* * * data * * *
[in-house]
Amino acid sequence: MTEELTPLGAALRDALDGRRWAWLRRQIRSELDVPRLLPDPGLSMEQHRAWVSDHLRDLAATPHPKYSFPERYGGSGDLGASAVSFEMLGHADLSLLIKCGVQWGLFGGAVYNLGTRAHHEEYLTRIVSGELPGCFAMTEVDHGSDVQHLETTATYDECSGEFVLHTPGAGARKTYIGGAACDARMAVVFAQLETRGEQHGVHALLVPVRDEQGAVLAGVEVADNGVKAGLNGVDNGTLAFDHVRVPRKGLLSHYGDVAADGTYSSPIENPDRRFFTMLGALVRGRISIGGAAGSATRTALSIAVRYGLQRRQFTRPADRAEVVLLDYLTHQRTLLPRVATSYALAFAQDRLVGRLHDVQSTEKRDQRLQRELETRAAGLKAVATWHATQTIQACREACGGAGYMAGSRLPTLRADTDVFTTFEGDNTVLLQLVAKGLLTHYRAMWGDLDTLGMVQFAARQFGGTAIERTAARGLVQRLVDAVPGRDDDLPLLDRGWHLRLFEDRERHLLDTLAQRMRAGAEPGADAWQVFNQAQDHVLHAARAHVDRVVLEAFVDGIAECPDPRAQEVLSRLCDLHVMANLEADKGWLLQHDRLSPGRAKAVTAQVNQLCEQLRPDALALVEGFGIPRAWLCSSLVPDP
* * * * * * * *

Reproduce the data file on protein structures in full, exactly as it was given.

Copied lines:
[in-house]
Amino acid sequence: MTEELTPLGAALRDALDGRRWAWLRRQIRSELDVPRLLPDPGLSMEQHRAWVSDHLRDLAATPHPKYSFPERYGGSGDLGASAVSFEMLGHADLSLLIKCGVQWGLFGGAVYNLGTRAHHEEYLTRIVSGELPGCFAMTEVDHGSDVQHLETTATYDECSGEFVLHTPGAGARKTYIGGAACDARMAVVFAQLETRGEQHGVHALLVPVRDEQGAVLAGVEVADNGVKAGLNGVDNGTLAFDHVRVPRKGLLSHYGDVAADGTYSSPIENPDRRFFTMLGALVRGRISIGGAAGSATRTALSIAVRYGLQRRQFTRPADRAEVVLLDYLTHQRTLLPRVATSYALAFAQDRLVGRLHDVQSTEKRDQRLQRELETRAAGLKAVATWHATQTIQACREACGGAGYMAGSRLPTLRADTDVFTTFEGDNTVLLQLVAKGLLTHYRAMWGDLDTLGMVQFAARQFGGTAIERTAARGLVQRLVDAVPGRDDDLPLLDRGWHLRLFEDRERHLLDTLAQRMRAGAEPGADAWQVFNQAQDHVLHAARAHVDRVVLEAFVDGIAECPDPRAQEVLSRLCDLHVMANLEADKGWLLQHDRLSPGRAKAVTAQVNQLCEQLRPDALALVEGFGIPRAWLCSSLVPDP